Vic Mercy College wins residence for Ethiopian student

After raising $5000 to fund lifesaving medical treatment in Australia for an Ethiopian student, a Melbourne Mercy college has succeeded in persuading the Federal Government to grant residence to the student who requires ongoing treatment.

The Moreland Leader reports that the Ethiopian girl, Hanna Mamo, 18, can now stay and pursue her dream of becoming a nurse.

Hanna was granted permanent residency after her Mercy College classmates wrote 250 letters to Immigration Minister Amanda Vanstone and a local lawyer took up her cause.

"I don't have one word how to thank you all for your co-operation to have me here," Hanna said.

"I love you all."

Students at the Coburg North school raise $5000 every year to help fund the trip of two disadvantaged children to receive medical treatment through the Moira Kelly Foundation.

In 2004, Hanna received one of those grants. She was rushed to Australia suffering migraines and had lost her eyesight because of a brain tumour. She was gravely ill.

After intricate surgery, which removed most of the tumour, Hanna was placed on medication for the rest of her life.

When her visa expired earlier this year, the Mercy College community and the Mamo family feared Hanna would have to return to Ethiopia, jeopardising her health because of its poor medical system.

Fellow Year 11 student Effie Katsaounis begged her lawyer mother, Mary McLeod, to help.

"In my mother's typical fashion, she went into action mode. She was going to help this girl and use every resource she had to stop her from being deported," Effie said.

Ms McLeod described the legal challenge as difficult, enlisting the help of volunteer barristers.

After months of campaigning, Hanna was granted permanent residency in September.

She lives with her aunt and uncle in Melbourne and says she plans to study at university to become a nurse.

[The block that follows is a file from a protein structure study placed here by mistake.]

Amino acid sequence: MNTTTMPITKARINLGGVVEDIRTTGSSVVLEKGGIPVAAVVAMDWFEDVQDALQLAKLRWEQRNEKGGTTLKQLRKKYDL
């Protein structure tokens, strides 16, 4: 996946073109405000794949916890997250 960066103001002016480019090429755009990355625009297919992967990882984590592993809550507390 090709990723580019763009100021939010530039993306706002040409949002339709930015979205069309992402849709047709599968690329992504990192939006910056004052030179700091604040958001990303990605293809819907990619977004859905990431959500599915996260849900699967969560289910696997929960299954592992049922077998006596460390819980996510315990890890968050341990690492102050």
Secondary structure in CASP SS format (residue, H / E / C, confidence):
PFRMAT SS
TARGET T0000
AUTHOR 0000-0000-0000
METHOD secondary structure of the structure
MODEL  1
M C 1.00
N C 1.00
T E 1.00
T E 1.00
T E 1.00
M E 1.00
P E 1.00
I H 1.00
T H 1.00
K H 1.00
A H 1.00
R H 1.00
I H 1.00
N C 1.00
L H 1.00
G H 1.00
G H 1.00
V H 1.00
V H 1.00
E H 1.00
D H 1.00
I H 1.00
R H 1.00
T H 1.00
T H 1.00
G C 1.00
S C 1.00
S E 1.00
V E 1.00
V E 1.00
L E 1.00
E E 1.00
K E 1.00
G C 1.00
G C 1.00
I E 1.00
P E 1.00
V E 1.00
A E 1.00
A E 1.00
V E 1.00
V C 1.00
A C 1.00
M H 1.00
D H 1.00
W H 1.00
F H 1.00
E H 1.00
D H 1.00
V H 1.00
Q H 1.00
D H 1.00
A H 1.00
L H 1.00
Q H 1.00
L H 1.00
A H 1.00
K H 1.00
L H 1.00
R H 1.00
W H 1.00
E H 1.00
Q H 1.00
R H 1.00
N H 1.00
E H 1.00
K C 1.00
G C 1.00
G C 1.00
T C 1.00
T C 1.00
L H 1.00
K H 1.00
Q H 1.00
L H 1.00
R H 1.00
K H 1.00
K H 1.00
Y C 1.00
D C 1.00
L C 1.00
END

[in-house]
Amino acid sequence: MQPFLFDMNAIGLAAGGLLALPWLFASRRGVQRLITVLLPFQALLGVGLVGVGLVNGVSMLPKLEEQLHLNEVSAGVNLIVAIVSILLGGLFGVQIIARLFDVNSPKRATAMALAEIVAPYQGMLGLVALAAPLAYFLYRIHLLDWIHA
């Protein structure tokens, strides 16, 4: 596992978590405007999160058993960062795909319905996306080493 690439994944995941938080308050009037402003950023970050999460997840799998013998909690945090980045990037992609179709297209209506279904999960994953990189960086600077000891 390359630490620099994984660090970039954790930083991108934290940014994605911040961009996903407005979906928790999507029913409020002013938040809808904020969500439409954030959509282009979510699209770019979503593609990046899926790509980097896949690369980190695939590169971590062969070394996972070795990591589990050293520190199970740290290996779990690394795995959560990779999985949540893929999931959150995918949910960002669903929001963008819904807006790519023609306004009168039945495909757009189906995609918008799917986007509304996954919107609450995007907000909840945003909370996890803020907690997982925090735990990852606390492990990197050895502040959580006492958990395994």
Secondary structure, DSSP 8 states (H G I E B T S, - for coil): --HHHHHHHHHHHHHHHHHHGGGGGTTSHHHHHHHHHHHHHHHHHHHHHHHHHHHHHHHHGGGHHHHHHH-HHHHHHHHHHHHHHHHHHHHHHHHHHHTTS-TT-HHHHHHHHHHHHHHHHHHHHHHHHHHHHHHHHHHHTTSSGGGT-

"When Maureen (Dillon, Year 11 co-ordinator) phoned me with the news that the Minister had granted Hanna a permanent visa, I felt euphoric," Ms McLeod said.

"It was the greatest reward for me as a lawyer. I saw first-hand what the Christian faith and spirit could achieve.

"I am proud that my daughter is a part of such a truly wonderful and inspirational school."

Effie said she was also proud of her mother's hard work and the situation had made her realise life was a "precious gift that many of us take for granted too often."

Mercy Sisters prepare for anniversary celebration

Meanwhile, in other Mercy news, the sisters are preparing to celebrate 150 years since the congregation first arrived in Melbourne, Kairos reports.

On 6 March 2007, it will be 150 years since the first Sisters of Mercy, led by Mother Ursula Frayne, arrived in Melbourne.

The Sisters of Mercy, who came at the invitation of Archbishop Goold, was the first religious community of women to come to Melbourne, and they took up residence in a house arranged by Archbishop Goold in Nicholson Street, Fitzroy.

Today, the site is still home to a community of Sisters of Mercy, and to the first Catholic College for girls in Victoria, the Academy of Mary Immaculate.

Founded by the Venerable Catherine McAuley in Dublin in 1831, the Mercy sisters were established initially for "the visitation of the sick poor and charitable instruction of poor females".

Catherine McAuley is reputed to have said: "the poor need help today, not next week!"

Among the first celebrations planned will be a guided tour of the Ursula Frayne Chapel on 19 November this year.

A school of Mercy (Moreland Leader, 23/10/06)
Congregations celebrate (Kairos, 29/10/06)

LINKS (not necessarily endorsed by Church Resources)
Mercy College, Coburg
Mercy Sisters Australia
Mercy Sisters News

Mercy's justice tree spreads branches, deepens roots (CathNews 22/8/06)
Brisbane Mercies establish ACU scholarship fund (CathNews 18/11/05)
Mercy nun sounds alarm on deportation of Christian Iranian (CathNews 18/10/04)
Mercies report on ethnic clashes in PNG (CathNews 30/7/04)

30 Oct 2006